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Million-fold activation of the [Fe2(µ-O)2] diamond core for C–H bond cleavage

Recent research from the research group of Professor Lawrence Que Jr.

The hydroxylation of methane to methanol in nature is carried out by the nonheme diiron enzyme methane monooxygenase (MMO) found in bacteria called methanotrophs. The fact that this challenging transformation occurs under mild conditions has elicited strong interest in understanding the nature of the oxidant. The nonheme diiron center of MMO activates dioxygen to generate a powerful oxidant called Q, which is postulated to possess a high-valent [FeIV2(µ-O)2] diamond core (2). The synthesis of biomimetic complexes with such diamond cores and the characterization of their C-H bond cleavage reactivity could enhance understanding of the MMO mechanism. Toward this end, Research Associate Gen-Qiang Xue in the laboratory of Professor Lawrence Que Jr. has been investigating the chemistry of a crystallographically characterized complex that has an [FeIIIFeIV(µ-O)2] diamond core (1). As this complex is stable enough to be crystallized, it is not surprising that it is fairly sluggish in reacting with C-H bonds and can cleave only C-H bonds of less than 80 kcal/mol in strength (compared to 104 kcal/mol for methane).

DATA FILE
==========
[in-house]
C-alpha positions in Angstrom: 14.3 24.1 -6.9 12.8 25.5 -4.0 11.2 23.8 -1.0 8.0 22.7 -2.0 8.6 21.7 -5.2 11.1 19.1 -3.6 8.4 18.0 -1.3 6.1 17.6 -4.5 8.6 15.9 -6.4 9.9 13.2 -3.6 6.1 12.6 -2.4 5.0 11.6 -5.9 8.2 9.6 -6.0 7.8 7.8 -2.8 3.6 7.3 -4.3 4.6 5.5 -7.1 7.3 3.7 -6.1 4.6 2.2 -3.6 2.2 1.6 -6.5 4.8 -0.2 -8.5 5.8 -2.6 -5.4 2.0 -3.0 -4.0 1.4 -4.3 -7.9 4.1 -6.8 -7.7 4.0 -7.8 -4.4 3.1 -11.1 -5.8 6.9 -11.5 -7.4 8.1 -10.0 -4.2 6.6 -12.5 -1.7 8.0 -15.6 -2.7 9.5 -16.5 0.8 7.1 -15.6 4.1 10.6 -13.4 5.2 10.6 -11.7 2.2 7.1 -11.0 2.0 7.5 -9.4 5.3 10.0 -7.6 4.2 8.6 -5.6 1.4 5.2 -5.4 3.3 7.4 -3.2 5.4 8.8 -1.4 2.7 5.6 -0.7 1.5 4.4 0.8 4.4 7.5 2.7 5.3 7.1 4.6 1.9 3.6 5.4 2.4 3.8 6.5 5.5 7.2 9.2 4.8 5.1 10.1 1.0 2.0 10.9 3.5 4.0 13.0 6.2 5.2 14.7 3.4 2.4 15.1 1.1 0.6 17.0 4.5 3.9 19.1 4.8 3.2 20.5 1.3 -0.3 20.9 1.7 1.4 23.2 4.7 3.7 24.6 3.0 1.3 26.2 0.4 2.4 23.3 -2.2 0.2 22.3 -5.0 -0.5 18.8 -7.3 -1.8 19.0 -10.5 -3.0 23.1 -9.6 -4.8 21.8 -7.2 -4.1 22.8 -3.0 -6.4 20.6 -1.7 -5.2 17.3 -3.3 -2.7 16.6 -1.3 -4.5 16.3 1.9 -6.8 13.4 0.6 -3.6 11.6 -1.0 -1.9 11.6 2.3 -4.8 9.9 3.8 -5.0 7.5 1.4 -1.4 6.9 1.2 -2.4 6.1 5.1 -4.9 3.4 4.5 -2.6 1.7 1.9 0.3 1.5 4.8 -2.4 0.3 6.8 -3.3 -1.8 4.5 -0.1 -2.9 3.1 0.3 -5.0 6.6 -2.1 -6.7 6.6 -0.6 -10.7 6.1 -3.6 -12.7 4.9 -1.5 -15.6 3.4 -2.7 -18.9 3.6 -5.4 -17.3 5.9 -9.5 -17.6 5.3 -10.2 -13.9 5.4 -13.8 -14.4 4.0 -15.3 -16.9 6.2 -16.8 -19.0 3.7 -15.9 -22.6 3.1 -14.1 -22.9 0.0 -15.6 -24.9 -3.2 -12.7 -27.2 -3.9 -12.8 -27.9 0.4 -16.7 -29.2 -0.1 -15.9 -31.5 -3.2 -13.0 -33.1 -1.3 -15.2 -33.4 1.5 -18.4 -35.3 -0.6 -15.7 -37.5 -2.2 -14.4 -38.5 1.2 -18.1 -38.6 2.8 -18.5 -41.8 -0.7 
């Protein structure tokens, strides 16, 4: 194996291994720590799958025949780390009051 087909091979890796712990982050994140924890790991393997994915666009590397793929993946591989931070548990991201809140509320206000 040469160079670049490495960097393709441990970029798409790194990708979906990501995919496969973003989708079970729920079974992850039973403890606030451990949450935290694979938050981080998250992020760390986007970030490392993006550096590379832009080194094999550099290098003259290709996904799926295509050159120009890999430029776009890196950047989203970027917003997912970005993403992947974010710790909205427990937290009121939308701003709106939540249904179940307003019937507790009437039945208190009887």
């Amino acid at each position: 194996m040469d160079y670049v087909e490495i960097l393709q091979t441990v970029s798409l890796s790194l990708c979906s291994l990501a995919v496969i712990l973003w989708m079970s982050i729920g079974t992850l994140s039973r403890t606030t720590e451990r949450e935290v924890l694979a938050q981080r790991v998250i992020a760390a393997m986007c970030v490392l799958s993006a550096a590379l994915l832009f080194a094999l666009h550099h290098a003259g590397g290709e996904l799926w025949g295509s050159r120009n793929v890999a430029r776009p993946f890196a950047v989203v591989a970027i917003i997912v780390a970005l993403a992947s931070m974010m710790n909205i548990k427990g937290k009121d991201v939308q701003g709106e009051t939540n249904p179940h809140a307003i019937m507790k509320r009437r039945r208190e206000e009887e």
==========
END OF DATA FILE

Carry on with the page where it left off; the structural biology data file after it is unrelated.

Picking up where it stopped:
In a paper published in Nature Chemistry 2010, 2: 400, Xue and co-workers reported the conversion of this synthetic complex into a million-fold more reactive species by treatment with hydroxide. Spectroscopic studies showed that the diamond core complex was transformed into a new species with an open [HO-FeIII-O-FeIV=O] core (4). This activity enhancement results from two factors: the formation of a terminal oxoiron(IV) moiety (similar to that of 3) and the conversion of the iron(IV) center from low-spin (S = 1) to high-spin (S = 2). Both factors each enhance C-H bond cleavage reactivity by a thousand-fold. These results suggest that a similar core isomerization might occur in the active site of methane monooxygenase for the cleavage of the methane C-H bond.